Is Juno worth a $10B-$12B buy­out price? An­a­lysts see megabucks deal in the mak­ing on re­port­ed Cel­gene talks

Just a week af­ter bag­ging a blood can­cer drug at the FDA’s thresh­old in a multi­bil­lion-dol­lar deal, Cel­gene is re­port­ed­ly in talks to buy Juno Ther­a­peu­tics in a move that would give it a ma­jor, late-stage ef­fort on the CAR-T front.

The Wall Street Jour­nal is re­port­ing that sources close to the deal are telling them Cel­gene is in the hunt, and some an­a­lysts say that any fi­nal price could hit close to or even sur­pass the $10 bil­lion mark.

A spokesper­son for the biotech tells me that Juno doesn’t com­ment on mar­ket ru­mors. But you can be­lieve that there are plen­ty of pun­ters who are bet­ting that there’s fire un­der all that bil­low­ing smoke. Juno’s shares are up 55% in pre­mar­ket trad­ing Wednes­day. Be­fore the big spike, its mar­ket cap sat at $5.2 bil­lion.

Typ­i­cal­ly, with a mar­ket cap that big, a buy­out could be ex­pect­ed to ring up around a 50% pre­mi­um. But an­a­lysts who have been fol­low­ing these com­pa­nies say that’s all wrong. Cel­gene, they say, paid $93 a share to buy in­to Juno, and they ex­pect CEO Mark Alles to go all in on a deal that could range as high as $12 bil­lion.

Michael Schmidt at Leerink not­ed:

If a deal hap­pens like­ly de­pends on the price and if oth­er bid­ders emerge. We’d be sur­prised if JUNO would ac­cept an of­fer low­er than KITE’s ac­qui­si­tion price of $11.9Bn, giv­en the com­pa­ny’s high lev­el con­vic­tion of hav­ing de­vel­oped a best-in-class CAR-T plat­form and that CELG pre­vi­ous­ly ac­quired 10% of JUNO shares at $93/share.

Cel­gene will clear­ly be fo­cused on gain­ing the same ca­chet that Gilead found when it ac­quired Kite just ahead of its first land­mark ap­proval. But this one will take more time to bear reg­u­la­to­ry fruit. Nev­er­the­less, Ge­of­frey Porges al­so says it could wind up in the same ball­park as Gilead’s $12 bil­lion deal to ac­quire Kite. He notes:

We would ex­pect Cel­gene to pay up to at least the val­u­a­tion where they made their pri­or in­vest­ment ($93/share) in Juno. This would make it a ~$10bn trans­ac­tion, or a 98% or 82% pre­mi­um to Juno’s 30 day ($46.98) and 90 day ($50.82) trail­ing stock price. This would al­so, co­in­ci­den­tal­ly, put the trans­ac­tion price ($11bn gross with Juno’s cash) in the same range as the to­tal pay­ment by Gilead (GILD, MP) for Kite ($12bn), which al­so seems rea­son­able giv­en the sub­stan­tial sim­i­lar­i­ty be­tween the com­pa­nies.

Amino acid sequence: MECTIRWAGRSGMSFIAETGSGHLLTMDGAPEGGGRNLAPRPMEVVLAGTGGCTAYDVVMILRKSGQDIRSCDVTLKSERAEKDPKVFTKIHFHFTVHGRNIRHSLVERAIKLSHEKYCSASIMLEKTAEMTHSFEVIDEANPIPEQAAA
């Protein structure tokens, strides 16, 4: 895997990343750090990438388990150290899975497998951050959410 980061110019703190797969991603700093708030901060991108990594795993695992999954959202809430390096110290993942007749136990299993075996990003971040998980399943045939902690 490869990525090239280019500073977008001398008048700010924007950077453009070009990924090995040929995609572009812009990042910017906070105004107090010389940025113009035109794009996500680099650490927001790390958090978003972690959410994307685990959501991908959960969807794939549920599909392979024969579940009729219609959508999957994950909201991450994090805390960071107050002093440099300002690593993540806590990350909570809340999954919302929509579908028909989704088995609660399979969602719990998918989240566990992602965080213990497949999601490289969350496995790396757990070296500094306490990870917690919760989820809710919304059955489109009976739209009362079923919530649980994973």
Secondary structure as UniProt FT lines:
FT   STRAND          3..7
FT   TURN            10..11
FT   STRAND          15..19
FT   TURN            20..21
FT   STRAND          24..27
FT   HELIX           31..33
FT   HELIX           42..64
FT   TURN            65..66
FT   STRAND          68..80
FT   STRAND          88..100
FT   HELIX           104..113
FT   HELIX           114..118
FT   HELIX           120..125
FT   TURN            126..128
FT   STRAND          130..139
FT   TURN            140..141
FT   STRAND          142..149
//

There’s like­ly to be plen­ty of kick­back on that set of num­bers, though. Juno’s stock has re­gained much of its lost val­ue since the lead tri­al de­ba­cle, and pay­ing dou­ble the cur­rent mar­ket cap would like­ly raise ques­tions about Alles’ ne­go­ti­at­ing abil­i­ties. Bloomberg an­a­lyst Max Nisen counts him­self among the skep­tics, not­ing that Cel­gene it­self has al­ready pro­ject­ed peak sales for Juno’s JCAR017 at an unim­pres­sive $1 bil­lion.

Juno has al­so been spot­light­ing its own BC­MA CAR-T, leav­ing Cel­gene — close­ly part­nered with blue­bird bio on a close­ly-watched BC­MA pro­gram — with a po­ten­tial prob­lem that could lead to ei­ther elim­i­nat­ing one or see­ing one go to an­oth­er com­pa­ny.

Once a leader in the race to field the first CAR-T, Juno was slammed af­ter its lead drug had to be scrapped fol­low­ing a string of deaths in the piv­otal study. But armed with what it had learned in the process, the biotech was well along the way in mount­ing a come­back with a new lead ther­a­py that has pro­duced some stel­lar ef­fi­ca­cy and safe­ty da­ta.

Mark Alles

Cel­gene, mean­while, has been forced to mount a come­back ef­fort of its own af­ter Alles man­aged to rat­tle the mar­ket last year with a shaky fi­nan­cial per­for­mance that raised doubts about its con­tin­ued fast growth. Much of its growth now is due to hik­ing the price of its fran­chise drug Revlim­id. And af­ter a late-stage test proved mon­gersen was a flop, most eyes had turned to up­com­ing da­ta on ozan­i­mod for proof that Cel­gene has the goods to please a de­mand­ing set of in­vestors.